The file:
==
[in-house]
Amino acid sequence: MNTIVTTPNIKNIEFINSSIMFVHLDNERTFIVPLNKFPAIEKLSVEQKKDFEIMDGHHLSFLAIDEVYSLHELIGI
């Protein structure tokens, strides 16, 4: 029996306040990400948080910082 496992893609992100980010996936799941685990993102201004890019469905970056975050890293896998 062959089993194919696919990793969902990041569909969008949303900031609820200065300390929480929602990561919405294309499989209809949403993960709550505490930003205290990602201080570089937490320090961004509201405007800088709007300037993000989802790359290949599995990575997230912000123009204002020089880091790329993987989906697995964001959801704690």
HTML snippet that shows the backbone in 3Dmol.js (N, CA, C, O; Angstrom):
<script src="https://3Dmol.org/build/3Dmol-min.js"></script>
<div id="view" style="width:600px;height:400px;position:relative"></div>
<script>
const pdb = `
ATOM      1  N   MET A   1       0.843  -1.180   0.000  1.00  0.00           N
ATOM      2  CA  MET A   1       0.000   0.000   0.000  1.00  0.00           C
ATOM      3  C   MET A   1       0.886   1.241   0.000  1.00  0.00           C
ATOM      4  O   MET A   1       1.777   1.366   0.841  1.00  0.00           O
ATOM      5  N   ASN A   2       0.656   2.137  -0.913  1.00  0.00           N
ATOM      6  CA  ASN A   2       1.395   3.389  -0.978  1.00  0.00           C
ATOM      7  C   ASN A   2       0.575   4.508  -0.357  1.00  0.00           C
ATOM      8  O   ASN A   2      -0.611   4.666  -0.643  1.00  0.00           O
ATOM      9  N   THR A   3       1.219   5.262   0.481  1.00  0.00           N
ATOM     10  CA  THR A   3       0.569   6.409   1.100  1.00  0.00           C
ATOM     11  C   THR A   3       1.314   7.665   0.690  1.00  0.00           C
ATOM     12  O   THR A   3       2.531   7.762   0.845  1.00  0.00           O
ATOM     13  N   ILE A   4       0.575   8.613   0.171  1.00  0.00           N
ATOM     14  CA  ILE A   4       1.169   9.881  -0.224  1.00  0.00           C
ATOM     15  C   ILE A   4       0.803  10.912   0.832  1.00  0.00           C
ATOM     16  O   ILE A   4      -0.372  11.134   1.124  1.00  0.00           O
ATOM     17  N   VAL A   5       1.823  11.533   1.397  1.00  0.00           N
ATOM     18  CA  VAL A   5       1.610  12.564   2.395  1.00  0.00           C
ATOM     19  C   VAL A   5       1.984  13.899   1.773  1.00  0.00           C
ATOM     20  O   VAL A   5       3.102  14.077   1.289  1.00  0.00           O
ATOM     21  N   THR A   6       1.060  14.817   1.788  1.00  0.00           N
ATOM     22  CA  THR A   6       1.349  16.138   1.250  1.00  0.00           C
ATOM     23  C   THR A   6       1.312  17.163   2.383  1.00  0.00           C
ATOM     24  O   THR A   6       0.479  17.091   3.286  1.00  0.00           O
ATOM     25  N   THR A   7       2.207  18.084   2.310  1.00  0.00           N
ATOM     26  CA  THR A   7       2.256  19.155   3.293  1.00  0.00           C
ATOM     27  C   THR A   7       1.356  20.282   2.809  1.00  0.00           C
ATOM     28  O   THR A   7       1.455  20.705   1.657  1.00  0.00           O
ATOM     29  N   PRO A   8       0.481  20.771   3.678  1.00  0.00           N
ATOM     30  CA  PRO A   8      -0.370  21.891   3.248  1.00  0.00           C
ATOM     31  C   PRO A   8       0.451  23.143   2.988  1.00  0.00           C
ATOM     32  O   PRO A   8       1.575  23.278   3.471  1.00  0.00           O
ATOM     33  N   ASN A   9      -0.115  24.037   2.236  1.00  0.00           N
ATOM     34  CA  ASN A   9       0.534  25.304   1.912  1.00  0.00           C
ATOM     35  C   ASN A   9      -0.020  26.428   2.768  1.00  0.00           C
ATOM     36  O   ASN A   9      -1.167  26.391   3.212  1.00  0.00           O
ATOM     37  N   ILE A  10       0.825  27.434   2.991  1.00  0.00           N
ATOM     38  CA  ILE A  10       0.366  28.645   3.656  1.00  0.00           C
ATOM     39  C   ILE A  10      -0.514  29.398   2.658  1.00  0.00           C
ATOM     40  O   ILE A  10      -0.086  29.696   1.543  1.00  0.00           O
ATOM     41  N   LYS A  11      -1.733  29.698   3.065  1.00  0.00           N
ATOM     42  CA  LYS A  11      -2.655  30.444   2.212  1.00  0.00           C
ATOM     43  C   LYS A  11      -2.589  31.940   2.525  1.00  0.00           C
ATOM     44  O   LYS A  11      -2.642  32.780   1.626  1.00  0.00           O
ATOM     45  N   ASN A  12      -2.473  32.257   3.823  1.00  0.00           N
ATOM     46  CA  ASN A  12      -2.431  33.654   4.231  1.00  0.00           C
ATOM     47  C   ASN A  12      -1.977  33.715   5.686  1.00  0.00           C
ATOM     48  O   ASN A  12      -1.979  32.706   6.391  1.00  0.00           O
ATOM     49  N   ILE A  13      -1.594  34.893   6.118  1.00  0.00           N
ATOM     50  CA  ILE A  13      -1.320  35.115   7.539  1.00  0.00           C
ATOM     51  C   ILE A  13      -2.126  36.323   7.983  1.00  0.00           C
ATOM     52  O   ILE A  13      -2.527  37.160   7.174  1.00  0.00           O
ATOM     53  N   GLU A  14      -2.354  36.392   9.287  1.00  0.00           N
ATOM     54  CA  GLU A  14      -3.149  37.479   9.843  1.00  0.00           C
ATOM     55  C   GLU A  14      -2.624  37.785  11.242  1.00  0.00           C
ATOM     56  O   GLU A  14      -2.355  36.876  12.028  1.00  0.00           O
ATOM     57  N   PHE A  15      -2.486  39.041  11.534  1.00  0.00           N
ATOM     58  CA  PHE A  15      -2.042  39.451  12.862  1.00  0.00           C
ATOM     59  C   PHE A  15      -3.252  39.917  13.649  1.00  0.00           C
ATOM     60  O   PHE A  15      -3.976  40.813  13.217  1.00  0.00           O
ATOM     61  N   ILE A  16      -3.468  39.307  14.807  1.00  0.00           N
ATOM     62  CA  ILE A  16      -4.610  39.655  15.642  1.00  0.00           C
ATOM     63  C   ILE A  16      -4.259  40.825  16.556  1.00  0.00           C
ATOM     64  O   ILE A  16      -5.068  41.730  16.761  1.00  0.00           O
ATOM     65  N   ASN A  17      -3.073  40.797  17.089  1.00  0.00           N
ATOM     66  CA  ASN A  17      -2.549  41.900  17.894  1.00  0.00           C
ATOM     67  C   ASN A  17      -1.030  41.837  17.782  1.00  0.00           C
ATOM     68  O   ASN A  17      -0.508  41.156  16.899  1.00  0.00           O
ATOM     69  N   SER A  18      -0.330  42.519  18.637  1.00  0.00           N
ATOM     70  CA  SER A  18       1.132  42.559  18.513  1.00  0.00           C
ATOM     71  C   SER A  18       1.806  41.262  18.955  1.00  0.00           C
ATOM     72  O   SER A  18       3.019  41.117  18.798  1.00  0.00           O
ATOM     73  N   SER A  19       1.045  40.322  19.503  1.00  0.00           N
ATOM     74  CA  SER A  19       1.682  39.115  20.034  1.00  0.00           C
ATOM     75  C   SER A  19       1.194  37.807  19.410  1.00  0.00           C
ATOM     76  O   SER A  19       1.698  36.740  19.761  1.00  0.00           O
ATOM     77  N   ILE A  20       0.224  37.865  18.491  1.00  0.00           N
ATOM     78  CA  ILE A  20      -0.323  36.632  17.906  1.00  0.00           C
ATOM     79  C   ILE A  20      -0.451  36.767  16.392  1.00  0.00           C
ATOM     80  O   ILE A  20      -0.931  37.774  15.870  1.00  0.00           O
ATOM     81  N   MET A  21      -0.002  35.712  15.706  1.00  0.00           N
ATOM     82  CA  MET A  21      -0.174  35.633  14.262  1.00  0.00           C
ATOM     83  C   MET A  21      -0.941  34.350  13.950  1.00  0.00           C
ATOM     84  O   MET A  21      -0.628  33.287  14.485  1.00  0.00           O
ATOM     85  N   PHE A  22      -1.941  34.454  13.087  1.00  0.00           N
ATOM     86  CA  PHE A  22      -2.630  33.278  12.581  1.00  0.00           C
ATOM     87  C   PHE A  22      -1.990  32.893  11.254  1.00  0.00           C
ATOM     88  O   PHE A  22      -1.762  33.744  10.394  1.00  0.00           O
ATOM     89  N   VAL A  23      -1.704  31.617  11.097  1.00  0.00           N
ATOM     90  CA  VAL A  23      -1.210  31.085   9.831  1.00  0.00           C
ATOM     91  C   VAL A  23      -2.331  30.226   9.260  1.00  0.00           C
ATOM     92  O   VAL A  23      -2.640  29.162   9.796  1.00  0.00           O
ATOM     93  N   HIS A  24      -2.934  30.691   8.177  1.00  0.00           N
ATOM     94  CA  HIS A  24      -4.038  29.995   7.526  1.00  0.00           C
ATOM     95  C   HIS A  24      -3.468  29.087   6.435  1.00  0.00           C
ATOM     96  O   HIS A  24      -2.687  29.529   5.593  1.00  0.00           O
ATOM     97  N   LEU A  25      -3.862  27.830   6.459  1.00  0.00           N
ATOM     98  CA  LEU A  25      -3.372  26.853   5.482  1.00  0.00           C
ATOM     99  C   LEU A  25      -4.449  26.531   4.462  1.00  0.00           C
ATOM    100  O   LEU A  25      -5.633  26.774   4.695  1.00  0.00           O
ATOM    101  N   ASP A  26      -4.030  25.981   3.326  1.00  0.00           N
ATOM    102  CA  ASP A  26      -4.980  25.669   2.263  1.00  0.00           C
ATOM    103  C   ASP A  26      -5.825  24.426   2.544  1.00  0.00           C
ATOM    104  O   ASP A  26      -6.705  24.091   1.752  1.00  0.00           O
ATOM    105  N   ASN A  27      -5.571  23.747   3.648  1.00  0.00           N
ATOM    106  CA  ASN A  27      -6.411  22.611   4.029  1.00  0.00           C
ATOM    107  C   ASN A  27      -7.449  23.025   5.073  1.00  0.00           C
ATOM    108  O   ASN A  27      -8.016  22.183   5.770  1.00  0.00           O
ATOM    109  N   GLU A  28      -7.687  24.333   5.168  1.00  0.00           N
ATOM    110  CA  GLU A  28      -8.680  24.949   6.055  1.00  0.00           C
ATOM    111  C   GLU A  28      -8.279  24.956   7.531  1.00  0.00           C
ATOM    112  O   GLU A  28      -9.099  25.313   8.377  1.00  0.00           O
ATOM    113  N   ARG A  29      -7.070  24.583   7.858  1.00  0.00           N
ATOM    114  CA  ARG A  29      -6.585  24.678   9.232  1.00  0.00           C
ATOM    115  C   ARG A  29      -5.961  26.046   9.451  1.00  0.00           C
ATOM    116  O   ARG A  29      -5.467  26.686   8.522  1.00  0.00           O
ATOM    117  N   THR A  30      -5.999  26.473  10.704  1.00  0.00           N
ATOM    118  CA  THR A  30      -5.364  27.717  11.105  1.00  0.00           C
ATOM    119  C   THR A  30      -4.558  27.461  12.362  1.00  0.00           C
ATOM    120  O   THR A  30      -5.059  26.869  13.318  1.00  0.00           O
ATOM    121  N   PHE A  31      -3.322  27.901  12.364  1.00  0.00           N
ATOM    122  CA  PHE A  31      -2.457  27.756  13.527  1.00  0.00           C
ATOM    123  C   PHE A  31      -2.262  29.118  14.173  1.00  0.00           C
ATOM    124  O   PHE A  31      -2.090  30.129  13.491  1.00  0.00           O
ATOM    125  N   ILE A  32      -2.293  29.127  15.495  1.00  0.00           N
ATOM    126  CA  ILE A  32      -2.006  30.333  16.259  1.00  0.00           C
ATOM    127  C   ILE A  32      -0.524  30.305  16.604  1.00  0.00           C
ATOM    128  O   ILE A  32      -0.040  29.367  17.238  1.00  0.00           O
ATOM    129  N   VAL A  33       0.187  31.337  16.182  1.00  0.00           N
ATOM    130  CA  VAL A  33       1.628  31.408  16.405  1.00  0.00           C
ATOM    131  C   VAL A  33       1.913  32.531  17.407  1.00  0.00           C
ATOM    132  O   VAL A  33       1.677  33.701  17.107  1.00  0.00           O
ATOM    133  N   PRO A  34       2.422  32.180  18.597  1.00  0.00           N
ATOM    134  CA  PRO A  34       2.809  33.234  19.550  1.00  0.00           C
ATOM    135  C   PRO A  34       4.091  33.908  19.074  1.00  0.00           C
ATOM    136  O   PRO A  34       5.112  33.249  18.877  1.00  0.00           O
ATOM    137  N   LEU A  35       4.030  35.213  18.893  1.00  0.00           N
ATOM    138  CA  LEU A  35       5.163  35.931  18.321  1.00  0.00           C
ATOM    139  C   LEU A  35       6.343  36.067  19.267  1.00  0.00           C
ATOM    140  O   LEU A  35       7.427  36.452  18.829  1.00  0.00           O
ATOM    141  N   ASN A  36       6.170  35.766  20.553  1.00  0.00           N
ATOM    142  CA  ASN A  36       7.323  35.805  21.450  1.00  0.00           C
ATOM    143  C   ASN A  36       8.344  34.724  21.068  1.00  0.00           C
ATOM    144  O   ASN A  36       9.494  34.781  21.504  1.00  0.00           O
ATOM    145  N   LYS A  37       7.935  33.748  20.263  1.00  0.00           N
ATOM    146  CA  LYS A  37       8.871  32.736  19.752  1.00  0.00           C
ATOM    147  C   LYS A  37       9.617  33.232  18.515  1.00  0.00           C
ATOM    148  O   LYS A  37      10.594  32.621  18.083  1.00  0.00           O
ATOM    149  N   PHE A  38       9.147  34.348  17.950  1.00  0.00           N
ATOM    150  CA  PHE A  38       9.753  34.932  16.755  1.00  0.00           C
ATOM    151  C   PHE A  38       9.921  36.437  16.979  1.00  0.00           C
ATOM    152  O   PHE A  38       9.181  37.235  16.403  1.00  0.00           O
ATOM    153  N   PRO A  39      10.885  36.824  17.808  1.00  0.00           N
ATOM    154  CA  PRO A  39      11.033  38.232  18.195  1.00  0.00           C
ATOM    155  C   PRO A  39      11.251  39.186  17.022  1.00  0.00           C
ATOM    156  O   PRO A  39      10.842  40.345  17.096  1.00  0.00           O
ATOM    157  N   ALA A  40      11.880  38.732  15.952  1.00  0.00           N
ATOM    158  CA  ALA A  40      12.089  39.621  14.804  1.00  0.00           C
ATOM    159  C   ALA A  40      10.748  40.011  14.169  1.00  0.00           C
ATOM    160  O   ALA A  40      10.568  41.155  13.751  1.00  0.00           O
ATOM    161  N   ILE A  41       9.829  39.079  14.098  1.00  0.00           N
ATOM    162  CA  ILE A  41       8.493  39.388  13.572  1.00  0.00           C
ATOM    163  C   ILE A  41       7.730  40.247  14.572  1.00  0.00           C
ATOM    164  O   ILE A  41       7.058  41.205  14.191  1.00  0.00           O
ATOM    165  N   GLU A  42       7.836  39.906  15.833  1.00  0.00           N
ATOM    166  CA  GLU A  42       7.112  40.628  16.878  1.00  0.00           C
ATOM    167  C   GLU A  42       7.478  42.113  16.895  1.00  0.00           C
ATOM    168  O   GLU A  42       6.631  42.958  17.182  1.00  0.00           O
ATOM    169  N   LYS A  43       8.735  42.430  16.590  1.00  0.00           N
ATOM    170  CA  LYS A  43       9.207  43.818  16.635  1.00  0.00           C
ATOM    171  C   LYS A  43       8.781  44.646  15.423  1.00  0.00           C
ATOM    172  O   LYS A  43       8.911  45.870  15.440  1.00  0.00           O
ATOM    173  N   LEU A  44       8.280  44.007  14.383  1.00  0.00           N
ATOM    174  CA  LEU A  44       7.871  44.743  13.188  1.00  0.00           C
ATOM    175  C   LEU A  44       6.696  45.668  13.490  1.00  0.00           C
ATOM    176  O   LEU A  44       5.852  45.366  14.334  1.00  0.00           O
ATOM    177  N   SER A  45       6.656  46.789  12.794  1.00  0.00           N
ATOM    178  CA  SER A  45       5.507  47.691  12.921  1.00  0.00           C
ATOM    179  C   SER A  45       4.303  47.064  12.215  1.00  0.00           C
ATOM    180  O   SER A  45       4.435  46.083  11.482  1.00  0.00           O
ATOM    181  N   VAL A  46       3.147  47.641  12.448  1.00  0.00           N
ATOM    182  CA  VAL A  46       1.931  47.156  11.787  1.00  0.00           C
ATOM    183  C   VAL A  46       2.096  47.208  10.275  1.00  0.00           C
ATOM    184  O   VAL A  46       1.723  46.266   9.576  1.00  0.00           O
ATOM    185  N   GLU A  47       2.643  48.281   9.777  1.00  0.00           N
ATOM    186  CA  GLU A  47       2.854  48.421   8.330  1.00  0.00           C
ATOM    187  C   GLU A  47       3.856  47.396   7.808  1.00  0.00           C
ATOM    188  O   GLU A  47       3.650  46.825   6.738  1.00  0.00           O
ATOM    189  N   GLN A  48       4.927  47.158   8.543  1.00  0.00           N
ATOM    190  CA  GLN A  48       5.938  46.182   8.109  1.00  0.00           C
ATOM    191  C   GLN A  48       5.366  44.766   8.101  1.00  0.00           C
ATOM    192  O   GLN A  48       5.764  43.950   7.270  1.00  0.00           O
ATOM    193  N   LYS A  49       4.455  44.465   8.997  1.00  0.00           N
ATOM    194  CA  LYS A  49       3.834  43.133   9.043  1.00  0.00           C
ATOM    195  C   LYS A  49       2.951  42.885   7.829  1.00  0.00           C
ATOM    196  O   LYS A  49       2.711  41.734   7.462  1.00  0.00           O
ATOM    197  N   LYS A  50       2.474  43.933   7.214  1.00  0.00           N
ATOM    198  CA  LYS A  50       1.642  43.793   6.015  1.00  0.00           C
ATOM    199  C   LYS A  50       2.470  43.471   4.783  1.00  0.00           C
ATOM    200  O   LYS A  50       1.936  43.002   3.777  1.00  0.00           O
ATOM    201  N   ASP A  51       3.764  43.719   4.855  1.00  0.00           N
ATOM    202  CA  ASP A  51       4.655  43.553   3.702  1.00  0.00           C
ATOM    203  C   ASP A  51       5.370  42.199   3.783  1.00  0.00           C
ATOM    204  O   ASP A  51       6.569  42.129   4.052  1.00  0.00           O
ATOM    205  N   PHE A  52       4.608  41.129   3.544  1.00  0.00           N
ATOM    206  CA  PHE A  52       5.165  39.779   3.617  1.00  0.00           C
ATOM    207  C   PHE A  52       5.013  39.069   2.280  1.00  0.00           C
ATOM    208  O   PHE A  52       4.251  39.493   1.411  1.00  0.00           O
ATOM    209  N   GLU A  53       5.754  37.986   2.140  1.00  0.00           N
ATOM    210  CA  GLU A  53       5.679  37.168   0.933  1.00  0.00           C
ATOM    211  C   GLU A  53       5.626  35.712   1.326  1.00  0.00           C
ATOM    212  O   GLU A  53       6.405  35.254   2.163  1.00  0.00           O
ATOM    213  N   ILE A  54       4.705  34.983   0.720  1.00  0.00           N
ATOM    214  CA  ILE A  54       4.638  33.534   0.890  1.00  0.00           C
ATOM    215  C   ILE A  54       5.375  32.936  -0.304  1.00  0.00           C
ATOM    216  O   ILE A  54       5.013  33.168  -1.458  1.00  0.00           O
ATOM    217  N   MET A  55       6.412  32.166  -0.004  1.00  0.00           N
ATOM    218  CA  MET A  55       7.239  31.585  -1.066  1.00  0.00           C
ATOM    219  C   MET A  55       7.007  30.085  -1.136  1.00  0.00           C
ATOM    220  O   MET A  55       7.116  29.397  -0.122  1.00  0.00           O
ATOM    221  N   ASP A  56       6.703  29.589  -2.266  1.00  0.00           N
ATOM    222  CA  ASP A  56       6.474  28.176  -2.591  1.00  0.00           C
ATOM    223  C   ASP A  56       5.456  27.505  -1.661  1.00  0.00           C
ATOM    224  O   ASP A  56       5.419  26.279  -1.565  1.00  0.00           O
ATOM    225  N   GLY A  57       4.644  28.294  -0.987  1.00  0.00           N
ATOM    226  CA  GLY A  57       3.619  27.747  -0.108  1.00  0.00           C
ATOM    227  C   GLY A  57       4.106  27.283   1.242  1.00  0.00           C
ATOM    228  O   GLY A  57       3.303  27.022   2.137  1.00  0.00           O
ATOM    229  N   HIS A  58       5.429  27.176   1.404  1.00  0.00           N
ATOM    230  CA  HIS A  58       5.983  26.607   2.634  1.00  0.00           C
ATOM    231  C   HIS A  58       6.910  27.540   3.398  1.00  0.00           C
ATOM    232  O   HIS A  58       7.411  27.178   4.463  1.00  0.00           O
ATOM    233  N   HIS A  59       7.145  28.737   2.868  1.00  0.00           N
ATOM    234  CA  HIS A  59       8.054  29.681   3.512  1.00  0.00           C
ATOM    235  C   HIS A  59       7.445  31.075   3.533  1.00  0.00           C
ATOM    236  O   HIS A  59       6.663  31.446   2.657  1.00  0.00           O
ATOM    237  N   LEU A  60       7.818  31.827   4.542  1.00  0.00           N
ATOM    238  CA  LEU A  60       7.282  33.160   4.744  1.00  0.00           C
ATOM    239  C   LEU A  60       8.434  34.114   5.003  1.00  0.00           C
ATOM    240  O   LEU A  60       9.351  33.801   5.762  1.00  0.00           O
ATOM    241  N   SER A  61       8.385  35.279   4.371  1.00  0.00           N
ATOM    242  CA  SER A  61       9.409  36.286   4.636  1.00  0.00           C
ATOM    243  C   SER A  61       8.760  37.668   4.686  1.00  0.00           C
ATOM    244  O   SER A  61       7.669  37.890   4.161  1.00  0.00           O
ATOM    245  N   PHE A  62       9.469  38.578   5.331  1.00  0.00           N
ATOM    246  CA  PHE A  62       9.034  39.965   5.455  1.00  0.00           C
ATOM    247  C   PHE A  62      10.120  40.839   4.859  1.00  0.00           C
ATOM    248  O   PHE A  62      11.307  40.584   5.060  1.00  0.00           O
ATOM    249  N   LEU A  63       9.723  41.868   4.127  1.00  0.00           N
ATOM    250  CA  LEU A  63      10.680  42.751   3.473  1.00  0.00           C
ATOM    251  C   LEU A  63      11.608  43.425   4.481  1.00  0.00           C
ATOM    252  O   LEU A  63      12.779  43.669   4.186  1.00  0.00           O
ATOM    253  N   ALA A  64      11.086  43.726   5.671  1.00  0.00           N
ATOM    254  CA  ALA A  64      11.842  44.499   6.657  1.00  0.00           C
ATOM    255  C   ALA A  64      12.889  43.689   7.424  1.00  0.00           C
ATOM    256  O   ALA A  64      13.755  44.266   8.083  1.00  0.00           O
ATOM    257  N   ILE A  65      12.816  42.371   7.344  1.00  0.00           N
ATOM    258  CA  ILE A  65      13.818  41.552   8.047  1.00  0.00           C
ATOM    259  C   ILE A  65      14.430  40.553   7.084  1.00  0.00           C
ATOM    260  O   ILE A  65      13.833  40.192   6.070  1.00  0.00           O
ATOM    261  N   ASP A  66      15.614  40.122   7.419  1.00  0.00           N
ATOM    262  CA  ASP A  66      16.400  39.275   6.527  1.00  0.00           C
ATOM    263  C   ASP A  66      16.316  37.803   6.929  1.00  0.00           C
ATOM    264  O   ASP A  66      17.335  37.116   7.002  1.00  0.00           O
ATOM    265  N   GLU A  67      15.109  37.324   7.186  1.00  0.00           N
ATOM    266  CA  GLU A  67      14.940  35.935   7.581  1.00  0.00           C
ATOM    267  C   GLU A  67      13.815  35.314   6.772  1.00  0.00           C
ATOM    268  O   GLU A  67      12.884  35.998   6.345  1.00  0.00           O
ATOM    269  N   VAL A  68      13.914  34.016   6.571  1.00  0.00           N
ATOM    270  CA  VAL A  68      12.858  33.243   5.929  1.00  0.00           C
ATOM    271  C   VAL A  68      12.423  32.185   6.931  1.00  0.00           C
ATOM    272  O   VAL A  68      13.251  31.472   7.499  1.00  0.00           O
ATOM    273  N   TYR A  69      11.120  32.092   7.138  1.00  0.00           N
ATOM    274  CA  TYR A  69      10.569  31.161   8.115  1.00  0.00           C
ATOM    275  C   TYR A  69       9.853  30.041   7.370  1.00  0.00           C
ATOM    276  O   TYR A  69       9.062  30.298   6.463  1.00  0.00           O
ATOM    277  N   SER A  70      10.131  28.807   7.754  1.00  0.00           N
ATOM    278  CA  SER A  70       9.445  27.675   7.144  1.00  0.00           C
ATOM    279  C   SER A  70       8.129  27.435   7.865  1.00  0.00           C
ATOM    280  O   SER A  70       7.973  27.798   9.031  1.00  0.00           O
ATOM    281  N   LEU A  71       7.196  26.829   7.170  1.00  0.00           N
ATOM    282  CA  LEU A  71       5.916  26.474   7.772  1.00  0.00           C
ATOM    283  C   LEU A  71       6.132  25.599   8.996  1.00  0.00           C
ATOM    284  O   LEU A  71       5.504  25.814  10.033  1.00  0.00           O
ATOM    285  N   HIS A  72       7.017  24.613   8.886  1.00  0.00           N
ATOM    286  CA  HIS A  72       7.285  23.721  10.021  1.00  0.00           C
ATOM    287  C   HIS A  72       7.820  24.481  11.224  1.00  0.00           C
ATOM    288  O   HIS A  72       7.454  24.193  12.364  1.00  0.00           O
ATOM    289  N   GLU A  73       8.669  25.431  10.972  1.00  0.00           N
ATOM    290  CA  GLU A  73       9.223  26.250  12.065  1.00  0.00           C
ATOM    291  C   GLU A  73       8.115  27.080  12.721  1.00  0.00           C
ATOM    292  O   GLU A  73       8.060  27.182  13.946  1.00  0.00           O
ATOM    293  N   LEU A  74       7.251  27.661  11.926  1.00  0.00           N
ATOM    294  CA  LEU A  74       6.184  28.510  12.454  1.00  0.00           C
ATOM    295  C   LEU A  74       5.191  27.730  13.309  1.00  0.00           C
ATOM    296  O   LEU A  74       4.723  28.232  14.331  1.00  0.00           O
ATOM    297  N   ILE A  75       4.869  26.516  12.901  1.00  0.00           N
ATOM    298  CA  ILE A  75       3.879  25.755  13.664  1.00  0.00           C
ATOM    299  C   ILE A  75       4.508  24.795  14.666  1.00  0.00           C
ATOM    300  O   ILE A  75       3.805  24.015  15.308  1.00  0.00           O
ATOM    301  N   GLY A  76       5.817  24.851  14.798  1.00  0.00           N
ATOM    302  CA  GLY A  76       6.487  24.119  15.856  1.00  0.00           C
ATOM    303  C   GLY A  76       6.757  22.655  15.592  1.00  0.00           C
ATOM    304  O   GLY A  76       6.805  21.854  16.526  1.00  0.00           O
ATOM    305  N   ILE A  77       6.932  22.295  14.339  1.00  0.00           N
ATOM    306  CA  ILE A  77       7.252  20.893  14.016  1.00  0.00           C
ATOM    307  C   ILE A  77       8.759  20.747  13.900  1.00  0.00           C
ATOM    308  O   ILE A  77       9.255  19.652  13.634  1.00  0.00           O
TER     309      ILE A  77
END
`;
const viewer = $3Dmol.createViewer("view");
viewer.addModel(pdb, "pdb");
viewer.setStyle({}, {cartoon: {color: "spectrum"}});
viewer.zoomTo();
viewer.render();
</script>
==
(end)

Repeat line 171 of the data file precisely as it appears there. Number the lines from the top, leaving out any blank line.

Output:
ATOM    163  C   ILE A  41       7.730  40.247  14.572  1.00  0.00           C